The last book I read was heavy. It was “the Last Mughal” by William Darlymple and the first book of its kind (a little text bookish and historic and purebred non-fiction) I read. I loved the description of character, opulence, routine life of India in the times of the Revolt of 1857.
And, I absolutely fell in love with this author, who so deliciously and ingeniously brought forward the nuances of each character, so much so, they actually talked and twitched and narrowed their eyes in my mind’s eye. There also is this chapter, where he brings forth the differences in the daily routines of the British Raj and life in the Mughal palace. The fluid way the chapter connected the two is sheer poetry in prose!
But, the book was one long chapter in my life and took me three seasons to see it through the end. No giggles or snickers when I show you the size of the teeny-weeny books I picked up last week. That two of them are collections of short stories is not coincidental at all.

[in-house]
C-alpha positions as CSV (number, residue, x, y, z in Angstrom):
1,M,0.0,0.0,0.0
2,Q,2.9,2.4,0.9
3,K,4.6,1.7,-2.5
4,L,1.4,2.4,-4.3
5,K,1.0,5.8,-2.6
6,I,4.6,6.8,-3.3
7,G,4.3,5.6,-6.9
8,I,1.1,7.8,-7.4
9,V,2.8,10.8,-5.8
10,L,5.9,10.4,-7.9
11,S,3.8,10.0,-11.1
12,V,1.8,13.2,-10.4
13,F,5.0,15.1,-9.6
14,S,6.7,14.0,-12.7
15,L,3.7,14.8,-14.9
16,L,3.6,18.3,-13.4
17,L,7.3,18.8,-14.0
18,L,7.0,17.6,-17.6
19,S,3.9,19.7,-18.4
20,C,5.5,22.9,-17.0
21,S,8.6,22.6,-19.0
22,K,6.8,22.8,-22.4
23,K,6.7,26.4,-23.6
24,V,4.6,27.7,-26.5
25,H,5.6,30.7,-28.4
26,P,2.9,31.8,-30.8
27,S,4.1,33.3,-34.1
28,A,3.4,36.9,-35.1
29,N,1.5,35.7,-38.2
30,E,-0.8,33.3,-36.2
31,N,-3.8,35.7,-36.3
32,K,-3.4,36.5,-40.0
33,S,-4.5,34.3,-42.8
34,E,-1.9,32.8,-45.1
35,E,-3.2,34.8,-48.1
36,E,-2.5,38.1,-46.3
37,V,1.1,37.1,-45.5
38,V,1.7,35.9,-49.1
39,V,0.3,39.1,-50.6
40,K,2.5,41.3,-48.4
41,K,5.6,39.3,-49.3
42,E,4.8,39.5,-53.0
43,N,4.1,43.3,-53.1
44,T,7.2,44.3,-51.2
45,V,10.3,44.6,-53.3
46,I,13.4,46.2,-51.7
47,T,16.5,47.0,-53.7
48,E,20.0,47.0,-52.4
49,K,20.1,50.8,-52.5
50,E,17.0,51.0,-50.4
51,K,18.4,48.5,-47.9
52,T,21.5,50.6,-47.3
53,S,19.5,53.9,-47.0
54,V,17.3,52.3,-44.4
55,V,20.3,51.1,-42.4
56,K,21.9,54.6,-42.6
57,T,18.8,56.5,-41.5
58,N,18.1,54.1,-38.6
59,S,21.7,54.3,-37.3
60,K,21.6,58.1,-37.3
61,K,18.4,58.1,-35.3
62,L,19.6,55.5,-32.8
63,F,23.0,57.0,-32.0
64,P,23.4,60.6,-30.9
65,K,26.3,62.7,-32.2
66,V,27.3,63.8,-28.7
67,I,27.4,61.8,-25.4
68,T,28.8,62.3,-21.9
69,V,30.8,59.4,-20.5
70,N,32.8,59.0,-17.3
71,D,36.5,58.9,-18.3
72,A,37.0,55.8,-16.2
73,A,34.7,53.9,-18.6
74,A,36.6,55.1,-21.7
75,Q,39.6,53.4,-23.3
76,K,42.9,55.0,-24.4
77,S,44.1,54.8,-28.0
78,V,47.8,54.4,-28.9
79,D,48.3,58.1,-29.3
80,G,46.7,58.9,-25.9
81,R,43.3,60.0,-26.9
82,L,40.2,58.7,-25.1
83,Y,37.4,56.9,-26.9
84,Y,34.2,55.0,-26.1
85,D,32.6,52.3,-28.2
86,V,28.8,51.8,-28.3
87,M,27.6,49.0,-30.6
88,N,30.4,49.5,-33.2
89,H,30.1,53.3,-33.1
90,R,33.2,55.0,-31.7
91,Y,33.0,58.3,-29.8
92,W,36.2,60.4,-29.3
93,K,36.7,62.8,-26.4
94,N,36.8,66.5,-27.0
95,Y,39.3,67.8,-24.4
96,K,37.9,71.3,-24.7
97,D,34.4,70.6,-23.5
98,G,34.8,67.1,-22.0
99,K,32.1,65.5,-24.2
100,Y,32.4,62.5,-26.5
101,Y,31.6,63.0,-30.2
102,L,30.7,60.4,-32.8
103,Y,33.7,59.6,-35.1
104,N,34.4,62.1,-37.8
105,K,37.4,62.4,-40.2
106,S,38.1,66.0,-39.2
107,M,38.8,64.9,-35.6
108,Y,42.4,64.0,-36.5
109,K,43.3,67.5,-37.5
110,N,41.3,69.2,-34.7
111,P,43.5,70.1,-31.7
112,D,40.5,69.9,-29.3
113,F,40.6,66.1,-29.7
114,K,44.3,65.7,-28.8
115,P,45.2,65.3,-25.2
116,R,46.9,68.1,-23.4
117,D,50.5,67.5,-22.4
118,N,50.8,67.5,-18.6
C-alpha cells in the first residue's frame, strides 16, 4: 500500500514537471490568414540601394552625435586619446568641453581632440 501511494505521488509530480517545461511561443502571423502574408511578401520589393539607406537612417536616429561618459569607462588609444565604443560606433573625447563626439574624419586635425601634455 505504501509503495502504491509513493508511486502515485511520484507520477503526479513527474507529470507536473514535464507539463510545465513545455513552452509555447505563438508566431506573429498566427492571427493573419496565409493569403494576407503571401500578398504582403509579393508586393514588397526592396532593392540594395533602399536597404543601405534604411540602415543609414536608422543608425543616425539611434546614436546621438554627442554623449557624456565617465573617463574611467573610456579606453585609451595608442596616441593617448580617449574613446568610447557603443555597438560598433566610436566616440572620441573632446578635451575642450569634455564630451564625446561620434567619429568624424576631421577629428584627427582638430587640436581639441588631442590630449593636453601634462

With me now fighting for the much touted and overrated ‘me-time,’ I make it a point to read at least 10-15 pages daily. And, with short stories, you don’t need to book mark, or flip back to remember who’s who and, the best part, a sigh of contentment for at least one thing well done that day.
The title (I do exclaim these days!!) was what made me grab Roald Dahl’s book, while the picture on the cover of ‘the Last Mughal’ captivated me. And, in the case of the soft-spoken Ruskin Bond (I heard him on the TV), I knew I would love his descriptions of the people and sights of rural India. After all, he described and engaged me with his description of foliage and bees and mountains in ‘the Book of Nature.’
Then, these also arrived from Amazon. This is the Bible for now :)